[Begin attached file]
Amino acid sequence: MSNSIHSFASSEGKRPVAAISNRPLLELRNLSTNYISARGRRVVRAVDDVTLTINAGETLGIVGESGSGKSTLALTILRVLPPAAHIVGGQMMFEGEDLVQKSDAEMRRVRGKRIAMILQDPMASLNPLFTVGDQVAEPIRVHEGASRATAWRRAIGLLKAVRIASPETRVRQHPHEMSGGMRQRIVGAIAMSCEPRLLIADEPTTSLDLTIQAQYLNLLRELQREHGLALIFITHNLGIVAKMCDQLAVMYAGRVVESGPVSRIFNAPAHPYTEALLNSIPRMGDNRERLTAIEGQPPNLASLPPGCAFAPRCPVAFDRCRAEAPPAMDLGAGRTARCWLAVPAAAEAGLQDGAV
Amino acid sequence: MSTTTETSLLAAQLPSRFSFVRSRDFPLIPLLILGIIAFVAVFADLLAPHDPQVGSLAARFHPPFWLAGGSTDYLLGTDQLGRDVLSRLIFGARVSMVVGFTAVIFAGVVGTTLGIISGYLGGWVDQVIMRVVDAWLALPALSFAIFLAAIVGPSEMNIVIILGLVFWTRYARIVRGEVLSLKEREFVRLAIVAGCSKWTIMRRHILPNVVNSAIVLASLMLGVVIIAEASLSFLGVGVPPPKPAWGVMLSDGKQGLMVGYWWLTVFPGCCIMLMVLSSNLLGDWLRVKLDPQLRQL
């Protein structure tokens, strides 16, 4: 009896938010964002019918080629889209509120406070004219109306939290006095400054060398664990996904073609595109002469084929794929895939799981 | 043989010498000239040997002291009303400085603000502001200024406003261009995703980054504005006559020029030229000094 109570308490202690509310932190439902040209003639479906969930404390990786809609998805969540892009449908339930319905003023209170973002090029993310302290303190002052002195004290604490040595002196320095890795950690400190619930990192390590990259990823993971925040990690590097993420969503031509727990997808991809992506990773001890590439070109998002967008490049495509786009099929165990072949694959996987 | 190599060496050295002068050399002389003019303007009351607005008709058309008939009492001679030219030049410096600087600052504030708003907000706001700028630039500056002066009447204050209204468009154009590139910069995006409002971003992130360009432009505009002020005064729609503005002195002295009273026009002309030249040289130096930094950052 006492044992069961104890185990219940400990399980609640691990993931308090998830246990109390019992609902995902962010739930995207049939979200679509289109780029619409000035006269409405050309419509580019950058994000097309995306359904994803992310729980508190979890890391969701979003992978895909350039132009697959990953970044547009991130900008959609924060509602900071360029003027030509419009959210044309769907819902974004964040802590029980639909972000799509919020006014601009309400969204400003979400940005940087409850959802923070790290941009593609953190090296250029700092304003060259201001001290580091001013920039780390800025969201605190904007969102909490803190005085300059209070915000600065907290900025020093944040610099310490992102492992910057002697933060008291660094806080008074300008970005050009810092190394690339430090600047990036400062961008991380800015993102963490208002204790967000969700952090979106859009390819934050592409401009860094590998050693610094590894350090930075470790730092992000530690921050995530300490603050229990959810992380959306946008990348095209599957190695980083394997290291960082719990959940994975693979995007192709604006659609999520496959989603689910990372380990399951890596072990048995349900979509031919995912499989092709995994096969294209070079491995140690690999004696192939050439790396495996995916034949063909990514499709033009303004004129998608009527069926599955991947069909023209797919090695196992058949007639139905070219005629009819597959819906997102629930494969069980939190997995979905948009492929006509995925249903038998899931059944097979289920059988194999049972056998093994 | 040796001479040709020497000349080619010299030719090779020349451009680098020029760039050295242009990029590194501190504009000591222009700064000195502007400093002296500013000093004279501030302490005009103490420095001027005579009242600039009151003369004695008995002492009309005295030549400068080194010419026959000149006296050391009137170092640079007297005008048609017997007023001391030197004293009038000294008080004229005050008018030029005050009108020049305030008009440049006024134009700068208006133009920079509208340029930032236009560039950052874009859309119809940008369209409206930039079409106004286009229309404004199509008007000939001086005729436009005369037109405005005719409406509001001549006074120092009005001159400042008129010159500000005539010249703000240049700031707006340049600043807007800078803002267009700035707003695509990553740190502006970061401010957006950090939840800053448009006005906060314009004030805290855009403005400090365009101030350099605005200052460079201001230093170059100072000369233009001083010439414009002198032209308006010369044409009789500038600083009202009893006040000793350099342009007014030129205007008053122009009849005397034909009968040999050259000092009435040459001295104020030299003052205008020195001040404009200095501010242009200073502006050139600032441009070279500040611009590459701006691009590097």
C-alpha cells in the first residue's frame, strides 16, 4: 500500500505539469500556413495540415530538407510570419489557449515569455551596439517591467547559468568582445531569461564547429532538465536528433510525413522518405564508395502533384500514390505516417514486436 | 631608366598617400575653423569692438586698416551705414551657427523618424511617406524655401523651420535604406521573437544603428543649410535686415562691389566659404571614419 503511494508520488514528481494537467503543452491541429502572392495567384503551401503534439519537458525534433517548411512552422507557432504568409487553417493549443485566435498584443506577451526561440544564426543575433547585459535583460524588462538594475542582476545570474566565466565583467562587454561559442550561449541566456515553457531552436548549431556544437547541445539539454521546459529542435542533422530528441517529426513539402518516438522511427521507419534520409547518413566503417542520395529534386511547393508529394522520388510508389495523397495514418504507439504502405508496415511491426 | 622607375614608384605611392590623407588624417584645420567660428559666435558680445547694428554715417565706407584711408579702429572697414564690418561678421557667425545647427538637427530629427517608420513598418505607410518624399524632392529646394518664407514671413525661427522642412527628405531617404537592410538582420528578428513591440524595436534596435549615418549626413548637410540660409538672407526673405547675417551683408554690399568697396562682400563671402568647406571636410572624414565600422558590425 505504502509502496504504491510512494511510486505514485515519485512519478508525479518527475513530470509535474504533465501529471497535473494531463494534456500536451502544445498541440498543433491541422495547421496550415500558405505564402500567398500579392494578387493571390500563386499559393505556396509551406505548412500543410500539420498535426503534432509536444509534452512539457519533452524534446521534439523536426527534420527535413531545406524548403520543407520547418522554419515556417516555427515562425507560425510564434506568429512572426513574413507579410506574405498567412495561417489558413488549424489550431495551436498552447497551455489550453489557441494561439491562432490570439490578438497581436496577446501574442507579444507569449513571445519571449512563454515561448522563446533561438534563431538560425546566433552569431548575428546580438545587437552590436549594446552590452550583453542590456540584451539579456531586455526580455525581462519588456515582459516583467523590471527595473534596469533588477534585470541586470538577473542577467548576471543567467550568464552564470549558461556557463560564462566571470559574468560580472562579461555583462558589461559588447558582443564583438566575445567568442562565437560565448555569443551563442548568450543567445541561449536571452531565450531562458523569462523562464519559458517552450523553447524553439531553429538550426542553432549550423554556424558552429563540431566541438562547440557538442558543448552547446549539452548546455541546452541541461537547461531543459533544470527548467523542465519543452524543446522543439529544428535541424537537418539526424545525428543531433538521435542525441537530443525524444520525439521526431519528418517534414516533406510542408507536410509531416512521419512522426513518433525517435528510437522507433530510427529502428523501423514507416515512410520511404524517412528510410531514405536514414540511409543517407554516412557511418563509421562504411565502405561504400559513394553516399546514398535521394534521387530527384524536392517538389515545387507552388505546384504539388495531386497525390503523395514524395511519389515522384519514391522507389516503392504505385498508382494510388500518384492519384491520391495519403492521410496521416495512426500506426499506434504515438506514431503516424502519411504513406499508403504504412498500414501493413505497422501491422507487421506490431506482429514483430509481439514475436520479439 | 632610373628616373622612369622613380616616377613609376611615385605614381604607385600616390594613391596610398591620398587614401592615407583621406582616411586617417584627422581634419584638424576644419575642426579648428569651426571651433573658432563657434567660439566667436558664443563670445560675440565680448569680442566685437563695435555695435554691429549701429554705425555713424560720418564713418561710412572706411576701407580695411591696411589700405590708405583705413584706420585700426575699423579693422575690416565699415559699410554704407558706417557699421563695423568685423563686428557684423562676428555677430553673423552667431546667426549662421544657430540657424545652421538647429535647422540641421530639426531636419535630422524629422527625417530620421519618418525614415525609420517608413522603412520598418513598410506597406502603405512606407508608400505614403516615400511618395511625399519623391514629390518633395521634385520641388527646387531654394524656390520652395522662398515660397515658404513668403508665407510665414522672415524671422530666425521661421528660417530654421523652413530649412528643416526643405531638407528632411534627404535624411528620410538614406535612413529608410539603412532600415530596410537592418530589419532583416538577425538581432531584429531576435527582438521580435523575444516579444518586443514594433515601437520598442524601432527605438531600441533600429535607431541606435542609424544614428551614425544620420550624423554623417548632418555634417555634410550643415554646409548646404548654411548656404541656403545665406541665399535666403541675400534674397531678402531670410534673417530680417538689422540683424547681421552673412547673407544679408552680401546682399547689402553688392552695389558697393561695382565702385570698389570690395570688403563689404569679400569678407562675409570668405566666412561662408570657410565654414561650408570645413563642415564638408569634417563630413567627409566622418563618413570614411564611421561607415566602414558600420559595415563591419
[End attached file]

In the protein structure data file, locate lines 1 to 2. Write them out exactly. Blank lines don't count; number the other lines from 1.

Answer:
Amino acid sequence: MSNSIHSFASSEGKRPVAAISNRPLLELRNLSTNYISARGRRVVRAVDDVTLTINAGETLGIVGESGSGKSTLALTILRVLPPAAHIVGGQMMFEGEDLVQKSDAEMRRVRGKRIAMILQDPMASLNPLFTVGDQVAEPIRVHEGASRATAWRRAIGLLKAVRIASPETRVRQHPHEMSGGMRQRIVGAIAMSCEPRLLIADEPTTSLDLTIQAQYLNLLRELQREHGLALIFITHNLGIVAKMCDQLAVMYAGRVVESGPVSRIFNAPAHPYTEALLNSIPRMGDNRERLTAIEGQPPNLASLPPGCAFAPRCPVAFDRCRAEAPPAMDLGAGRTARCWLAVPAAAEAGLQDGAV
Amino acid sequence: MSTTTETSLLAAQLPSRFSFVRSRDFPLIPLLILGIIAFVAVFADLLAPHDPQVGSLAARFHPPFWLAGGSTDYLLGTDQLGRDVLSRLIFGARVSMVVGFTAVIFAGVVGTTLGIISGYLGGWVDQVIMRVVDAWLALPALSFAIFLAAIVGPSEMNIVIILGLVFWTRYARIVRGEVLSLKEREFVRLAIVAGCSKWTIMRRHILPNVVNSAIVLASLMLGVVIIAEASLSFLGVGVPPPKPAWGVMLSDGKQGLMVGYWWLTVFPGCCIMLMVLSSNLLGDWLRVKLDPQLRQL